Part II in a series on Dr. Paul Marik—a magnificent doctor who was fired from his job and professorship because he successfully treated his COVID-19 patients with FDA-approved drugs and high-dose Vitamin C.
The following post is from The Courage to Face COVID-19: Preventing Hospitalization and Death While Battling the Bio-Pharmaceutical Complex, by John Leake and Peter A. McCullough. MD, MPH.
At the same time that Dr. McCullough was stripped of his job and professorships, his colleague and kindred spirit, Dr. Paul Marik, experienced a similar fate. On October 15, 2021, his hospital’s administration circulated a memo to the entire healthcare system stating that its doctors were authorized to administer remdesivir to COVID-19 patients, but not ivermectin or a host of other repurposed drugs. As Dr. Marik read the memo, he marveled at the sheer perfidy of it. Especially grotesque was the inclusion of “Ascorbic acid” (vitamin C) on the list of banned substances.
The administration issued this directive at a time when seven COVID-19 patients were in the ICU, desperately in need of Dr. Marik’s care. He, in turn, desperately wanted to treat them with the drug regimen that he knew would give them a good chance of recovery. Three months later, at the January 24, 2022 panel discussion (COVID-19: A Second Opinion), hosted by Senator Ron Johnson, Dr. Marik recounted his helplessness. His heart-wrenching testimony (starting at 4:19:30) was probably the most dramatic moment in the extraordinary conference.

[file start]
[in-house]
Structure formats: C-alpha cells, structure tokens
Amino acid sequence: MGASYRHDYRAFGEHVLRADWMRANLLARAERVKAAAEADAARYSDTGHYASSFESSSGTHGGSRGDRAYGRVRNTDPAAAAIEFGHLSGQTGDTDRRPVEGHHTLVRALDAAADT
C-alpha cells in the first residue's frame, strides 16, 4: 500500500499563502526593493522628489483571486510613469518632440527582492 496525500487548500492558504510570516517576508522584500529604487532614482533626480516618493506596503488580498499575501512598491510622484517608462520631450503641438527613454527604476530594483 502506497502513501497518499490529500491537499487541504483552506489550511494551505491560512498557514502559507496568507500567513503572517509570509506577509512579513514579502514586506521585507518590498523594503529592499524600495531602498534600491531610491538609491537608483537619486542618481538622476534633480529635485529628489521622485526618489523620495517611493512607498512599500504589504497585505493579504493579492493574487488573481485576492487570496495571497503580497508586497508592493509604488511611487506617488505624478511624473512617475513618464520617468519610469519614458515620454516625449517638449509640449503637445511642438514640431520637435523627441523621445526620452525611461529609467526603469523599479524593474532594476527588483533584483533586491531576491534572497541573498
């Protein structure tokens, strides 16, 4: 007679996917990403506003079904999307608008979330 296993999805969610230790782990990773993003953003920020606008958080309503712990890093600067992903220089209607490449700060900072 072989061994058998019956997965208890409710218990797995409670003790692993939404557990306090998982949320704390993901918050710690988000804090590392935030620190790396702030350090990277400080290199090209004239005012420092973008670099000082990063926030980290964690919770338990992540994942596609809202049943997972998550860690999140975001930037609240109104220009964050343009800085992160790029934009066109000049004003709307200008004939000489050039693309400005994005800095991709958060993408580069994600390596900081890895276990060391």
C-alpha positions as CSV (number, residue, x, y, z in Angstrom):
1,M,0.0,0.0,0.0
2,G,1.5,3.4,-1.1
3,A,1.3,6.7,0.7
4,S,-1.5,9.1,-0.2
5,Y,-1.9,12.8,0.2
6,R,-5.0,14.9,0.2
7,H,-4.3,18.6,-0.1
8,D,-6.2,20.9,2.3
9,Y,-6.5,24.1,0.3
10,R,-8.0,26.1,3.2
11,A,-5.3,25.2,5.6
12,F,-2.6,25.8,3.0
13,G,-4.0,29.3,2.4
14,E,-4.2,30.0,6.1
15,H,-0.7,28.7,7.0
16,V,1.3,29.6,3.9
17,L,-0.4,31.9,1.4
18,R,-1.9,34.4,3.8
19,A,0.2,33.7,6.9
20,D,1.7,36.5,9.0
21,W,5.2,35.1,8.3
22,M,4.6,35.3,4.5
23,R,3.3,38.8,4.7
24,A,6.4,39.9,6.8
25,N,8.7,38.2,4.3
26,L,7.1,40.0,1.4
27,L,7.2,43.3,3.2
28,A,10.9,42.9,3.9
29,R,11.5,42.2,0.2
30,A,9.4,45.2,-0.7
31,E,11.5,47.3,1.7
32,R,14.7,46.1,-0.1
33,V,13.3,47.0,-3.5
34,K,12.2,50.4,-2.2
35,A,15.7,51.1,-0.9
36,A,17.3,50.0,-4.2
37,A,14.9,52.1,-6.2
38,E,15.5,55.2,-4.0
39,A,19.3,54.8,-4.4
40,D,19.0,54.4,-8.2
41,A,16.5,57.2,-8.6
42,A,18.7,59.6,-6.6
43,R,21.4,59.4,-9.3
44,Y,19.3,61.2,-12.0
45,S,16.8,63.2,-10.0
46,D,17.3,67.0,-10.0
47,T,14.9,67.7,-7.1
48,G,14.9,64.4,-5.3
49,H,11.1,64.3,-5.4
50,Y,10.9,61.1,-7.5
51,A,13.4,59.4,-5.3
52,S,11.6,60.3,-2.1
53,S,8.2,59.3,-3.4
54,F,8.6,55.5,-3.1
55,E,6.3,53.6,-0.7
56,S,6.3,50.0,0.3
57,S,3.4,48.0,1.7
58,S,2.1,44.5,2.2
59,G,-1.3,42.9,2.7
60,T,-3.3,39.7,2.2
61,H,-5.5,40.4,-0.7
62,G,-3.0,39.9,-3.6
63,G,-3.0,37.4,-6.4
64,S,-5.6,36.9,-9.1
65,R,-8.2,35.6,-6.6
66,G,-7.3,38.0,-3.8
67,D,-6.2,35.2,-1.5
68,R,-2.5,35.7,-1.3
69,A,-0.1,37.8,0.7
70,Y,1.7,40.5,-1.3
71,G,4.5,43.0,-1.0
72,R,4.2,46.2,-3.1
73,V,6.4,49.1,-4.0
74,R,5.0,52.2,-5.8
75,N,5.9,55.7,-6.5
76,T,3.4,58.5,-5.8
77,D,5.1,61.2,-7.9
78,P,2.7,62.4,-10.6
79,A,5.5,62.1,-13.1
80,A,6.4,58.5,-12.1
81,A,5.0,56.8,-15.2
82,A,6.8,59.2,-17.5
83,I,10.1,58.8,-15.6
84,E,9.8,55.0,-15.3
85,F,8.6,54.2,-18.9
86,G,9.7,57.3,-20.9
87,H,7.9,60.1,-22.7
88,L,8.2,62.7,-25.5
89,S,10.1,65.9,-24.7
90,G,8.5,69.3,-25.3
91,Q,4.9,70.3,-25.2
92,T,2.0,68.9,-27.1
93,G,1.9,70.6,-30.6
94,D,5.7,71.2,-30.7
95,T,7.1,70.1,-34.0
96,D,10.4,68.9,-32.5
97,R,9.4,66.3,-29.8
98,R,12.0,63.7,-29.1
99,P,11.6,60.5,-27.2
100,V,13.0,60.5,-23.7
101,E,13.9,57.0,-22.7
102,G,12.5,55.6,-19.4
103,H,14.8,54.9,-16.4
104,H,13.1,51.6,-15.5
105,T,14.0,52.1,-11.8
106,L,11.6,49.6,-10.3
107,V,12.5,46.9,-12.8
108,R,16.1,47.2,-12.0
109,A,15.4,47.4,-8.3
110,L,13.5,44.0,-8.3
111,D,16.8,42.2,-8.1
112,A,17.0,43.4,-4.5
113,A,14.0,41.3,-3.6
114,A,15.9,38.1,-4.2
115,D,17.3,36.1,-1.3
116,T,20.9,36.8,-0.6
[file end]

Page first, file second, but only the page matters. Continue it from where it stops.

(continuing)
This system was effectively preventing me from treating my patients according to my best clinical judgement. … As a clinician for the first time in my entire career, I could not be a doctor. I could not treat patients. I had seven Covid patients [he holds up his hands showing seven digits] including a 31-year-old woman. I was not allowed to treat these people. I had to stand by idly [he clenches and raises his fists with anguish and begins to weep]. I had to stand by idly, watching these people die.
I then tried to sue the system, so then they did something called peer sham review. It is a disgusting and evil concept. They then accused me of seven most outrageous crimes … and [claimed] that I was such a severe threat to the safety of patients, they immediately suspended my hospital privileges because I posed such a threat to these patients—ignoring the fact that under my care, mortality was 50% less than it was under my colleagues. I then went on to this sham peer review. I went to a Kangaroo Court, where they continued this, and the end result was that I lost my hospital privilege and was reported to the National Practitioner Databank. “So here I was standing up for my patients’ rights, and this hospital, this evil hospital, ended my medical career.
Reposted from the author’s Substack
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